Socrates Adams’ debut, Everything’s Fine, concerns a man called Ian and a tube called Mildred. That’s right. A tube called Mildred. Ian is a sort of corporate drone. He works in sales. He isn’t very good. We first meet him sat across from his boss as his boss tells him off for not being very good. It has something to do with the fact that his actuals fall short of his targets. You know how it is. His boss informs him that he has a new job title: Tiny Shit Head. And a new office in the bowels of the building. His new job appears to watch numbers change on a screen. Ian is also given a plastic tube to look after. His boss tells him that the plastic tube is both a plastic tube and his baby. Periodically, his boss sends him text messages or pager messages informing him to look after Mildred. It turns out there is a camera in Mildred. There are also several cameras in Ian’s house. His boss is keeping a close eye on him.
Everything’s Fine is then a little odd. It’s written in shortish sentences and comprised of shortish sections that more often than not come from Ian’s perspective but sometimes come from Mildred’s perspective (Mildred doesn’t like Ian – Mildred could be being voiced by Ian – he does seem to have a few self-esteem issues). Like Daren King, Socrates Adams writes in that faux-naif tone that at once disarms the reader (because you feel sort of sorry for Ian, him being the dufus he is) and suggests Adams is far cannier than you would give the narrator credit for. Having seen Socrates read excerpts from the book a couple of times, I know that its humour can slay a crowd – although I think some of that humour may come from Socrates’ delivery. I also think that there are times, particularly in the early portions of the novel – when Ian becomes a sales person for a strange product called AquaVeg, for example – when an introductory sentence or a short paragraph could help to direct the reader a little better. There is occasionally an awkward obtuseness when you’re expected to make certain leaps (presumably Ian is doing online surveys for money, presumably Ian is a bit delirious from lack of food, presumably we are expected just to go with this imaginary snail) – that an odd line or two of help would offset.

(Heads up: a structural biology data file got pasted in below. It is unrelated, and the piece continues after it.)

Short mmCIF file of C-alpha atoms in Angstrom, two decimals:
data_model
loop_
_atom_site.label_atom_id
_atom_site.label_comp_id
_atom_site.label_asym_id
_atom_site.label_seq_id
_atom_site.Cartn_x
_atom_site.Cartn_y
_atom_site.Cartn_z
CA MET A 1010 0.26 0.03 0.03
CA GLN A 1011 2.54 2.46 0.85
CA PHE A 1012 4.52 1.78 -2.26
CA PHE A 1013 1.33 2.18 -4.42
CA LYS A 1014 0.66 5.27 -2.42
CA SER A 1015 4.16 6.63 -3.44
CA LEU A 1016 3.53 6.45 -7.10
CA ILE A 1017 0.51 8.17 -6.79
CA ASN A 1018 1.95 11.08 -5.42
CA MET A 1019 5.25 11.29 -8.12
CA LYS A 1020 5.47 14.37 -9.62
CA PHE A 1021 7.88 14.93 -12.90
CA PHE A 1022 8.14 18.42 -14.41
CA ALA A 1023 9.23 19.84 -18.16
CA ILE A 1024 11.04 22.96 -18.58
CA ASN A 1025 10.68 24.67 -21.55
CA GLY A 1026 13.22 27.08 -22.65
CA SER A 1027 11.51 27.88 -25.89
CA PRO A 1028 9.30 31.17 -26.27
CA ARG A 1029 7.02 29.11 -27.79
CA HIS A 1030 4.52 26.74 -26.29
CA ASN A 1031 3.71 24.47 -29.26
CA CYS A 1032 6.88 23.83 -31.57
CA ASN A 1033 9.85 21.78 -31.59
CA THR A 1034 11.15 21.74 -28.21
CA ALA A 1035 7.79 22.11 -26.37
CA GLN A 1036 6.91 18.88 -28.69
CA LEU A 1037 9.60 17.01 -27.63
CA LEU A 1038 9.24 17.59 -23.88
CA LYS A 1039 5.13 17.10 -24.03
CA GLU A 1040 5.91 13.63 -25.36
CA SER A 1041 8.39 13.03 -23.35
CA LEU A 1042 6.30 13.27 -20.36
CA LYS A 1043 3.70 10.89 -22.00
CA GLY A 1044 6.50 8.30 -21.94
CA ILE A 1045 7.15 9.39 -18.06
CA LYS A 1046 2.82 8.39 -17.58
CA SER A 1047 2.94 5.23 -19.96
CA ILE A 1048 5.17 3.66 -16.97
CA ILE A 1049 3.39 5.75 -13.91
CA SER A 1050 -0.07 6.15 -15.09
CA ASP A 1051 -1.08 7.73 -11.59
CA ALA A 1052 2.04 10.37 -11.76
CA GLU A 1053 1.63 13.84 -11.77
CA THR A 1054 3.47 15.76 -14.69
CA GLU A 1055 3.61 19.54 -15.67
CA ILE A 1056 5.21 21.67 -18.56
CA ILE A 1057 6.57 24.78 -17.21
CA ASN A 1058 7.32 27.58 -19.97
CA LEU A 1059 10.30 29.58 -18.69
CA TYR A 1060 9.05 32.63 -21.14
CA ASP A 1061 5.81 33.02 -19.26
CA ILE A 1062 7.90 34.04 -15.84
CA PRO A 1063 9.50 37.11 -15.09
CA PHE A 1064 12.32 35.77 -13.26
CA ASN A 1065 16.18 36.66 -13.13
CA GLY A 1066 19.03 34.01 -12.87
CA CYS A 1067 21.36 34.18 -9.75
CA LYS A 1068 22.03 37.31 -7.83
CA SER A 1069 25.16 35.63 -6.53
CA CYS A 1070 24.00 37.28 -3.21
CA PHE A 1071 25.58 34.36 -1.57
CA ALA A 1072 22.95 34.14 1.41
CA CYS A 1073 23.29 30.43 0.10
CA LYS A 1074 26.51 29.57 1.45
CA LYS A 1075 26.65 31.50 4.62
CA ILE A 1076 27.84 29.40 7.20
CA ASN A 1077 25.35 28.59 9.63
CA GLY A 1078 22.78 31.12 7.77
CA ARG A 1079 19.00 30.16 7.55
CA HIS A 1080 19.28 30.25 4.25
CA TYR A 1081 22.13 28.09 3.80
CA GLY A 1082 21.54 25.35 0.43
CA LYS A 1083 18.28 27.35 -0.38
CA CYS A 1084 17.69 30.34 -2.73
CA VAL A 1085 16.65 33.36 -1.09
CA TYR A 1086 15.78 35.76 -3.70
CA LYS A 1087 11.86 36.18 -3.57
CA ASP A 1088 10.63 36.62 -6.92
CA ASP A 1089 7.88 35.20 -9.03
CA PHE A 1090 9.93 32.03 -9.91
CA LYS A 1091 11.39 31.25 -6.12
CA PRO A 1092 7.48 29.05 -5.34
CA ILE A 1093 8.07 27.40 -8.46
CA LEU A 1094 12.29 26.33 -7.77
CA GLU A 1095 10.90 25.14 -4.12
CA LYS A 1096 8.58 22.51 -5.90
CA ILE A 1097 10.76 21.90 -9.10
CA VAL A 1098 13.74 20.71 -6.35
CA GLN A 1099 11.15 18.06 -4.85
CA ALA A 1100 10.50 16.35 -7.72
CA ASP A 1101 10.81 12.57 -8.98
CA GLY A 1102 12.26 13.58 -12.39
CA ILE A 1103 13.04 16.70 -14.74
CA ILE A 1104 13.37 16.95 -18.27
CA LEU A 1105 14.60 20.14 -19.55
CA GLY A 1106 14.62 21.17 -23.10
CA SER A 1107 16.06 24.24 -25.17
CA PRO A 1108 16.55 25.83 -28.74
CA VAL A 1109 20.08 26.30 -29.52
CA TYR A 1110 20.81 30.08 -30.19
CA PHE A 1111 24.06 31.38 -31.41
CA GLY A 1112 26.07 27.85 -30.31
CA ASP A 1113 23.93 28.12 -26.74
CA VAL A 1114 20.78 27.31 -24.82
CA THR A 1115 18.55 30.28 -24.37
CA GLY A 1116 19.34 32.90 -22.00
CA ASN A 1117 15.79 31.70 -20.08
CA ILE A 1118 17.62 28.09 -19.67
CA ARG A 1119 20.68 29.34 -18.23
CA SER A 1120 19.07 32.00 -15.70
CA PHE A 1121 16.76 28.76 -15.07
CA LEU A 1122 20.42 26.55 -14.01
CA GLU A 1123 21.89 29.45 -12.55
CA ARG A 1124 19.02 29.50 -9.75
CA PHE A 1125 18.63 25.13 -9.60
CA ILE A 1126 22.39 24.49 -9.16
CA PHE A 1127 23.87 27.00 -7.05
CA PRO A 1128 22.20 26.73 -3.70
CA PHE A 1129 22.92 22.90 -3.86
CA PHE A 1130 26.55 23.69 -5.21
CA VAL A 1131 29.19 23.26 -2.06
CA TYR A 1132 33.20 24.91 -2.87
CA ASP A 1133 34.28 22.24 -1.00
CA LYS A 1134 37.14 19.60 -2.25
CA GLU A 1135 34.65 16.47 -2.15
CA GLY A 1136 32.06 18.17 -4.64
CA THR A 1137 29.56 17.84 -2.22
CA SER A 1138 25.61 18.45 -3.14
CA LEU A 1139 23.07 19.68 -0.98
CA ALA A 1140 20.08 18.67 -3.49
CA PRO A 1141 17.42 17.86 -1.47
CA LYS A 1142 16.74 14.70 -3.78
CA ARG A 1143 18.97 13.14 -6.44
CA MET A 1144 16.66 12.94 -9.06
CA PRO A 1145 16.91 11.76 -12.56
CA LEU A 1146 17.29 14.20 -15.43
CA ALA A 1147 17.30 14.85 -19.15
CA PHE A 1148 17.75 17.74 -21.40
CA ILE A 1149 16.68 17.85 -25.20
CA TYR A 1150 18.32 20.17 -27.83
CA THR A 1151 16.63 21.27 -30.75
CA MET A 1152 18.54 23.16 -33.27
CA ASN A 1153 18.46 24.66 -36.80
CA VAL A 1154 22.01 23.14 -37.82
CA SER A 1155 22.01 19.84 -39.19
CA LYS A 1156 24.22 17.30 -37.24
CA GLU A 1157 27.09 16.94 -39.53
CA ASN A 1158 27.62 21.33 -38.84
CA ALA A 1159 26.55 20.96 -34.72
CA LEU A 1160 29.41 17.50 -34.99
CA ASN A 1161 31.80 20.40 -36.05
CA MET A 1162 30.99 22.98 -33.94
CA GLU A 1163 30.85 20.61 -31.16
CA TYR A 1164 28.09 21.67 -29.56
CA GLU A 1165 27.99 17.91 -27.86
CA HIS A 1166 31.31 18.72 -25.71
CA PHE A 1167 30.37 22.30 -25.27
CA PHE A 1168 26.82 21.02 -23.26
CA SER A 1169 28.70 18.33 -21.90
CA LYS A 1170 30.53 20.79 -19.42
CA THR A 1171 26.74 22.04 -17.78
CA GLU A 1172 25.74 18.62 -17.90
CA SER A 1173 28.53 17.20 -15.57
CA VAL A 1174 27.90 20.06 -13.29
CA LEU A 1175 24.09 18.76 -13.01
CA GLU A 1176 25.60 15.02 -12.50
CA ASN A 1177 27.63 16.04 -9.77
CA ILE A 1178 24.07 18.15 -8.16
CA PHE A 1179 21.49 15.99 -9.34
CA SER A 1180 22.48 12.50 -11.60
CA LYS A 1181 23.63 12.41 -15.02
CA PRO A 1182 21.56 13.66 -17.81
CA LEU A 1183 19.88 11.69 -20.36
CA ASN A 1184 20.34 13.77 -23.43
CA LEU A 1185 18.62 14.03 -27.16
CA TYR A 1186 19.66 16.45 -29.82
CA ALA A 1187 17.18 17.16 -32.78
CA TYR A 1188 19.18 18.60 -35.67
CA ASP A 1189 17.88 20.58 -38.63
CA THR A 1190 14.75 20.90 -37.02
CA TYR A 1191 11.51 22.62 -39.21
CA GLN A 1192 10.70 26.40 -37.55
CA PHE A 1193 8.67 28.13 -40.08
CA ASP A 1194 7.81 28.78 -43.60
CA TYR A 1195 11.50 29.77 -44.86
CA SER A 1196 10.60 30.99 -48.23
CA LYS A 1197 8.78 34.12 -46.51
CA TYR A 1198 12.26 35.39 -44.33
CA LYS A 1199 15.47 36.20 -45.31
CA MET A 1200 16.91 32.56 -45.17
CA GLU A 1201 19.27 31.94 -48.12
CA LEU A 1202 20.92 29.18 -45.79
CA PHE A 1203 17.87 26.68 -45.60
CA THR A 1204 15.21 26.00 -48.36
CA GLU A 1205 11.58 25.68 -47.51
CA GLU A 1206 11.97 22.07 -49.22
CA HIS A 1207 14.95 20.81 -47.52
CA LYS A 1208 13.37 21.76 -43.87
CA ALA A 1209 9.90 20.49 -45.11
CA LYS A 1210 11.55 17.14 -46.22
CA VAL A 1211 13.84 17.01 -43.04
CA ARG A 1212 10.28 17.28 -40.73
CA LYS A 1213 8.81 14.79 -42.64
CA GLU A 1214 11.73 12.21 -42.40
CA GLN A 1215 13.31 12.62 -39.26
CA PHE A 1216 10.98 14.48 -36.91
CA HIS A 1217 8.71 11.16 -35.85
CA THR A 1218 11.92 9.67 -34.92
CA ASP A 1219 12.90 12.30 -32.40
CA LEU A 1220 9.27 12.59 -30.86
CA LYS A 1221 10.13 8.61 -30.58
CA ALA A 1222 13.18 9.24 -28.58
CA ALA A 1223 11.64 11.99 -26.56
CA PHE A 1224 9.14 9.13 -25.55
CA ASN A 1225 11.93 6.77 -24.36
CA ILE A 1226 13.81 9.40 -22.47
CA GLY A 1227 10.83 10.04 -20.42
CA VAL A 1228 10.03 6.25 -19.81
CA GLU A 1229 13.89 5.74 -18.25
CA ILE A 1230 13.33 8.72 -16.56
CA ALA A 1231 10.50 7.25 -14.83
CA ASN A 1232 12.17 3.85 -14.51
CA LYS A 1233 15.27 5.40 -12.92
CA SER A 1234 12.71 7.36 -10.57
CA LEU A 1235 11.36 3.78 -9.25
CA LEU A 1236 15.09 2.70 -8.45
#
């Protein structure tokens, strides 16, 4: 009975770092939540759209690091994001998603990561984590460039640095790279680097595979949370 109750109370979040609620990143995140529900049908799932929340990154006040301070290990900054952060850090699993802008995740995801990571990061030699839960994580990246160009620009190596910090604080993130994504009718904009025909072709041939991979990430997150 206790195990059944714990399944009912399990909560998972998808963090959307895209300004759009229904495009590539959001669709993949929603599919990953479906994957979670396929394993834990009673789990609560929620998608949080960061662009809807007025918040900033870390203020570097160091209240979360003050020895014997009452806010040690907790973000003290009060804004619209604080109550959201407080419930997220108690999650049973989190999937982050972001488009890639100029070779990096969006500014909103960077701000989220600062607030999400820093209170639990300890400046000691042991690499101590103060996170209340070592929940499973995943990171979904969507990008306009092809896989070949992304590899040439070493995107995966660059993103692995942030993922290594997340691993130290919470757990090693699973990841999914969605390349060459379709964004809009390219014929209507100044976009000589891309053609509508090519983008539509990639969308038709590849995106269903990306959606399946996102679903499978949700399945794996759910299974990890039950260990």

But these are minor quibbles. Everything’s Fine is an unusual and unsettling book, both comic and surreal. Adorned as it is with plaudits from the great and the good, from bright up and comers like Tom Fletcher and Jenn Ashworth to Mancunian stalwarts like Nicholas Royle, I’m sure the future is assured for Mr Adams. The book also has a great cover which recalls Richard Millward’s excellent Apples.
Any Cop?: An auspicious debut and the kind of book you can rattle through in an afternoon (although you might find it stays with you a wee while after that).